What, if anything, unifies the expressions of public protest that ‘kicked off everywhere’ in 2010-11, from Dataran to Tunis to Zuccotti Park? If such a unity exists, to what extent are those engaged in the struggles self-consciously aware of it? And, if such a self-consciousness exists, to what extent does it help further the cause of social justice in a world beset by financial crisis and elite corruption? In his talk at Ohio University’s campus in Athens, last week, Michael Hardt argued that the main stake in this most recent “cycle of struggles” was the pursuit of a sort of ‘right to the common.’ While those in the movements were engaged in struggles that were spatially and temporally specific, he suggested, they were unified by a desire to resolve a contradiction that has become increasingly apparent in the context of the current financial crisis. That contradiction inheres in the fact that the main ideological wellsprings for resolving the crisis have essentially run dry. The flaws of neoliberalism, on the one hand, or the idea that the optimal distributive solutions are to be found through a doubling-down on the rationalizing logic of the market, are by now well-known. Conversely, on the other, the notion that a philosophy of ‘public goods’ can somehow guarantee “shared open access” to the common, a notion which Hardt understands in quite an expansive sense, is increasingly suspect given the draconian statist policies such a position can sometimes underwrite. Hardt’s thesis then, briefly stated, is that the commitment of the movements to a form of organization and decision-making that is essentially horizontal (my term, not his) in nature attests to a sort of emerging awareness of the need for an alternative to these ‘zombie’ ideologies. This spirit of horizontalism, he appeared to say, distinguishes the movements as engaged in a kind of “double combat.” That is, in their efforts to engage in a kind of radically democratic form of allocative management – an attempt beset by flaws to be sure, but a meaningful attempt nevertheless – horizontalism appears to adopt the following posture: “We win the public, but then we have to fight it for the common.”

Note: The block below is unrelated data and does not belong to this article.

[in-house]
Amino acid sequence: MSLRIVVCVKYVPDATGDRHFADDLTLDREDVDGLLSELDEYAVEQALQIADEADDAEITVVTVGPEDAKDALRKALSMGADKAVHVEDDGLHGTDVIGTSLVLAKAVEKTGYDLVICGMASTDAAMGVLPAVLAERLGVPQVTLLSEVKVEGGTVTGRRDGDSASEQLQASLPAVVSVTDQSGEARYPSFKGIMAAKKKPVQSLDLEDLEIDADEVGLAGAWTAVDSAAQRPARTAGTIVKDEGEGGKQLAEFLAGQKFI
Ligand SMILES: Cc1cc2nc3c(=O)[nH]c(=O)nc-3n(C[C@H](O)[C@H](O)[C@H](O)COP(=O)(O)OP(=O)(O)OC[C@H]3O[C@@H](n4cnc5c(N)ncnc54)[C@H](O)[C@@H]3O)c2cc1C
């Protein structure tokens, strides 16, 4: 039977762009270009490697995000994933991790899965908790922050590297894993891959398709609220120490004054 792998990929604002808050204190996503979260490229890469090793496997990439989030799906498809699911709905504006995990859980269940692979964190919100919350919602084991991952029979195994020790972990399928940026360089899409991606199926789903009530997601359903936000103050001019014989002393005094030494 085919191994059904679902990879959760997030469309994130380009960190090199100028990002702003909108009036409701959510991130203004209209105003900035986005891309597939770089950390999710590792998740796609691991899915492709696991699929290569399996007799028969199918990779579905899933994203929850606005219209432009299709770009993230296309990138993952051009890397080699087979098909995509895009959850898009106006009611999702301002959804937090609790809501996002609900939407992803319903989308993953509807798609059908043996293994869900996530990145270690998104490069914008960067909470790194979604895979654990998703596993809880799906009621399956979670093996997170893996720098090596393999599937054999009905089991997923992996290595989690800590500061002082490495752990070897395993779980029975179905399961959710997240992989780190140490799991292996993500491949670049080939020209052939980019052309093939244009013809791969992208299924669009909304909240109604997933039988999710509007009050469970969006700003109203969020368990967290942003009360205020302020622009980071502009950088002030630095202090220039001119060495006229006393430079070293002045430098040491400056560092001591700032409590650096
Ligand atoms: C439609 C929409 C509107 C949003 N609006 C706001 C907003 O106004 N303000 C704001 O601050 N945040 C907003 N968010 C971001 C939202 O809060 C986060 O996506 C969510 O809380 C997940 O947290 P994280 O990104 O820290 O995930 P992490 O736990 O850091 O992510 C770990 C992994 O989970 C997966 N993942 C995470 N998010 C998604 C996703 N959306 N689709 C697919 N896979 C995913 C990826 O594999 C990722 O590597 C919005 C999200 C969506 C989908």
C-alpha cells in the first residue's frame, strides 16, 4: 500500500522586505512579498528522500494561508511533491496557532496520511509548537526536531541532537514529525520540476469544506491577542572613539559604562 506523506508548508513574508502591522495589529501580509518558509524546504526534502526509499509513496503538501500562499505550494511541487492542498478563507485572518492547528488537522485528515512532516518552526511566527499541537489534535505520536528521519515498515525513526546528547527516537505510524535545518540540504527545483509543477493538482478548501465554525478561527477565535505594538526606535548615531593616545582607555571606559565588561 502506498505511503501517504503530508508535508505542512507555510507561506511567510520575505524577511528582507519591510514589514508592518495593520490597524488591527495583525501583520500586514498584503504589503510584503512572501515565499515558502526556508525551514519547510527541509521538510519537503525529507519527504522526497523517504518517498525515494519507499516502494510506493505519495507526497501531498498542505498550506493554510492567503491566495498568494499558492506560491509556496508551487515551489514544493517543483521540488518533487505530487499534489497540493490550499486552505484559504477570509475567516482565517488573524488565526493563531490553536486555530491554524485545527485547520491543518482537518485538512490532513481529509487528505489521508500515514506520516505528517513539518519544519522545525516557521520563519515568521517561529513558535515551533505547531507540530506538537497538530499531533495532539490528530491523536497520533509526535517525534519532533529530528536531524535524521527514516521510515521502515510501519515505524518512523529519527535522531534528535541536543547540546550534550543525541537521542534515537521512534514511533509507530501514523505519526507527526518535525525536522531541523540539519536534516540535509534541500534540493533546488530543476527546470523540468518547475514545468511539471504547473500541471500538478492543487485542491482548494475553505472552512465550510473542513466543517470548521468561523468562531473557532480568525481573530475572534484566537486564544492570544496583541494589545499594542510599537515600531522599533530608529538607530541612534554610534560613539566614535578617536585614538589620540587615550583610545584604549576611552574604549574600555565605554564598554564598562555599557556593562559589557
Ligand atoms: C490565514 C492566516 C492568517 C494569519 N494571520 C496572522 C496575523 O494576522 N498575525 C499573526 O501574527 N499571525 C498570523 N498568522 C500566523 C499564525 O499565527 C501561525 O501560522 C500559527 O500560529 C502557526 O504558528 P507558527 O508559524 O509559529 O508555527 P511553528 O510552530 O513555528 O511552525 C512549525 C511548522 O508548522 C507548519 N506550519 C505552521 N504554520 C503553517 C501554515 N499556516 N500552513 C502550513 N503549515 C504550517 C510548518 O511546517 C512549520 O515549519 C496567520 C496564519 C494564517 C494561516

This unity of a desire for a right to the common then, what exactly is it? The common is of course a concept that Hardt and his co-author Antonio Negri have been talking about for a long time. It is a central topic of their second book, Multitude, for example. Here, broadly speaking, it refers to open knowledges and capacities for creating and sustaining life and relationships (he alludes also to an ‘environmental’ common). An openness of access to the common is important for Hardt and Negri insofar as it is the wealth which enables a meaningful and properly joyful life, for everyone. As things stand, however, and especially in the context of the financial crisis and its regime of austerity, this access is thwarted and the promise of human potential forestalled. In its place, we find indebtedness and misery for the many, and exceptions and bailouts for the few. The unity of desire for the common can be traced empirically to some extent, he suggests. Indeed, in his talk, Hardt spoke of the fact that there were many examples of activists from the various encampments visiting each other, and learning from each other. But these literal connections are perhaps less important than we might think. For while veteran activists have the resources and skills to make these sorts of connections, and often do, the more interesting energy in the process seemed to come from relative newcomers to the protest scene. These newcomers, admittedly naive in some ways, perhaps, were nevertheless roused to issue incredibly powerful and unified demands. For Hardt, one of the most pure expressions of this phenomenon is the ‘que se vayan todos’ chant of the Argentinian streets in 2002. From Tahrir Square to Zuccotti Park, countless numbers of people who had never before engaged in protest became part of this tradition by asserting for themselves the right to represent their own views, directly. This moment is part of a ‘constituent process’ – a process which, through its ‘destituent power,’ holds the foes of democracy in check, reasserting the sovereign power of the ‘declaration’ over the ‘constitution,’ and reminding us of the necessarily dynamic nature of the real politics. For, after all, rights are proposed and won in struggle – a fact which the legal experts who specialize in interpreting Constitutions seem all too ready to forget.